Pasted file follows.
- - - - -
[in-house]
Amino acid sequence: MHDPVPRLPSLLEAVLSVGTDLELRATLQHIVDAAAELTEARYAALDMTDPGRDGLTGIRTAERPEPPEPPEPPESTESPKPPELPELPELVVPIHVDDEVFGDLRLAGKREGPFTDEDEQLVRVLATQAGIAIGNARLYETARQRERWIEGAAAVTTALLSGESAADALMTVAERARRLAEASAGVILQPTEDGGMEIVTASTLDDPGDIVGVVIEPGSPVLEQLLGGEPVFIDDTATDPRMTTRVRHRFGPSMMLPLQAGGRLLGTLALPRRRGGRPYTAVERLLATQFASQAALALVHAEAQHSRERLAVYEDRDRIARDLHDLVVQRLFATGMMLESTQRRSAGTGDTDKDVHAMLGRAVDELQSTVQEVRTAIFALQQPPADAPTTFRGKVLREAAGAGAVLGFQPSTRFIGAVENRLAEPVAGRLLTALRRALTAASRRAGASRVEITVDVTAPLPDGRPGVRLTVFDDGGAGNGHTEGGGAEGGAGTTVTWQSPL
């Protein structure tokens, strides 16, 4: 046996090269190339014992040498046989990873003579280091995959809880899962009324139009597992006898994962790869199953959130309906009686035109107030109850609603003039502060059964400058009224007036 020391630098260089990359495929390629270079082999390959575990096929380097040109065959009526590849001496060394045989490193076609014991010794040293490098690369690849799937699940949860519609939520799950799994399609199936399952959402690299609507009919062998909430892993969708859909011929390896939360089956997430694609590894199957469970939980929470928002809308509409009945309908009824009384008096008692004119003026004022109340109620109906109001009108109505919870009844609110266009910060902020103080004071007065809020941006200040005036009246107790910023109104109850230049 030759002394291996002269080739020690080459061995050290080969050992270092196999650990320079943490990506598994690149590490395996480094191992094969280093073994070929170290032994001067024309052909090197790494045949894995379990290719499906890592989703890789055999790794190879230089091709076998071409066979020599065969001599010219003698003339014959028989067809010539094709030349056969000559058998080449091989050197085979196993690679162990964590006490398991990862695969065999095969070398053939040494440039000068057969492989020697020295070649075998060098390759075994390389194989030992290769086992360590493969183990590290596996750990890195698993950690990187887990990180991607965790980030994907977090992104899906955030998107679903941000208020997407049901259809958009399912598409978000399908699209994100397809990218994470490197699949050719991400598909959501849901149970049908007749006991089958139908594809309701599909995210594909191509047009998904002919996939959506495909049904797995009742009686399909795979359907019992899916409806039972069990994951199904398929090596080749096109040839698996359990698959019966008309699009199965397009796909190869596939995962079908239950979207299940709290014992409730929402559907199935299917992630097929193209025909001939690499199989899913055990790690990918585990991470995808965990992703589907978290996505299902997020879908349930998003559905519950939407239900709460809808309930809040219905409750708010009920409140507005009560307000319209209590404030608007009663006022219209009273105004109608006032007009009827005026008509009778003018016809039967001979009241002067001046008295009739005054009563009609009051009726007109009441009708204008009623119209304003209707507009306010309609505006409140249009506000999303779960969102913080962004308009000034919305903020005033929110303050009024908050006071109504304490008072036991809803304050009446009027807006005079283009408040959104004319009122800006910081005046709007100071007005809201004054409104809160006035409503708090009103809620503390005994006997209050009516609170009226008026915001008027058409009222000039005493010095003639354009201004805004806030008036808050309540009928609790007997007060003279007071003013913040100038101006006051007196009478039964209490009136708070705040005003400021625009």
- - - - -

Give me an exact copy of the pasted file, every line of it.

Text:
[in-house]
Amino acid sequence: MHDPVPRLPSLLEAVLSVGTDLELRATLQHIVDAAAELTEARYAALDMTDPGRDGLTGIRTAERPEPPEPPEPPESTESPKPPELPELPELVVPIHVDDEVFGDLRLAGKREGPFTDEDEQLVRVLATQAGIAIGNARLYETARQRERWIEGAAAVTTALLSGESAADALMTVAERARRLAEASAGVILQPTEDGGMEIVTASTLDDPGDIVGVVIEPGSPVLEQLLGGEPVFIDDTATDPRMTTRVRHRFGPSMMLPLQAGGRLLGTLALPRRRGGRPYTAVERLLATQFASQAALALVHAEAQHSRERLAVYEDRDRIARDLHDLVVQRLFATGMMLESTQRRSAGTGDTDKDVHAMLGRAVDELQSTVQEVRTAIFALQQPPADAPTTFRGKVLREAAGAGAVLGFQPSTRFIGAVENRLAEPVAGRLLTALRRALTAASRRAGASRVEITVDVTAPLPDGRPGVRLTVFDDGGAGNGHTEGGGAEGGAGTTVTWQSPL
């Protein structure tokens, strides 16, 4: 046996090269190339014992040498046989990873003579280091995959809880899962009324139009597992006898994962790869199953959130309906009686035109107030109850609603003039502060059964400058009224007036 020391630098260089990359495929390629270079082999390959575990096929380097040109065959009526590849001496060394045989490193076609014991010794040293490098690369690849799937699940949860519609939520799950799994399609199936399952959402690299609507009919062998909430892993969708859909011929390896939360089956997430694609590894199957469970939980929470928002809308509409009945309908009824009384008096008692004119003026004022109340109620109906109001009108109505919870009844609110266009910060902020103080004071007065809020941006200040005036009246107790910023109104109850230049 030759002394291996002269080739020690080459061995050290080969050992270092196999650990320079943490990506598994690149590490395996480094191992094969280093073994070929170290032994001067024309052909090197790494045949894995379990290719499906890592989703890789055999790794190879230089091709076998071409066979020599065969001599010219003698003339014959028989067809010539094709030349056969000559058998080449091989050197085979196993690679162990964590006490398991990862695969065999095969070398053939040494440039000068057969492989020697020295070649075998060098390759075994390389194989030992290769086992360590493969183990590290596996750990890195698993950690990187887990990180991607965790980030994907977090992104899906955030998107679903941000208020997407049901259809958009399912598409978000399908699209994100397809990218994470490197699949050719991400598909959501849901149970049908007749006991089958139908594809309701599909995210594909191509047009998904002919996939959506495909049904797995009742009686399909795979359907019992899916409806039972069990994951199904398929090596080749096109040839698996359990698959019966008309699009199965397009796909190869596939995962079908239950979207299940709290014992409730929402559907199935299917992630097929193209025909001939690499199989899913055990790690990918585990991470995808965990992703589907978290996505299902997020879908349930998003559905519950939407239900709460809808309930809040219905409750708010009920409140507005009560307000319209209590404030608007009663006022219209009273105004109608006032007009009827005026008509009778003018016809039967001979009241002067001046008295009739005054009563009609009051009726007109009441009708204008009623119209304003209707507009306010309609505006409140249009506000999303779960969102913080962004308009000034919305903020005033929110303050009024908050006071109504304490008072036991809803304050009446009027807006005079283009408040959104004319009122800006910081005046709007100071007005809201004054409104809160006035409503708090009103809620503390005994006997209050009516609170009226008026915001008027058409009222000039005493010095003639354009201004805004806030008036808050309540009928609790007997007060003279007071003013913040100038101006006051007196009478039964209490009136708070705040005003400021625009």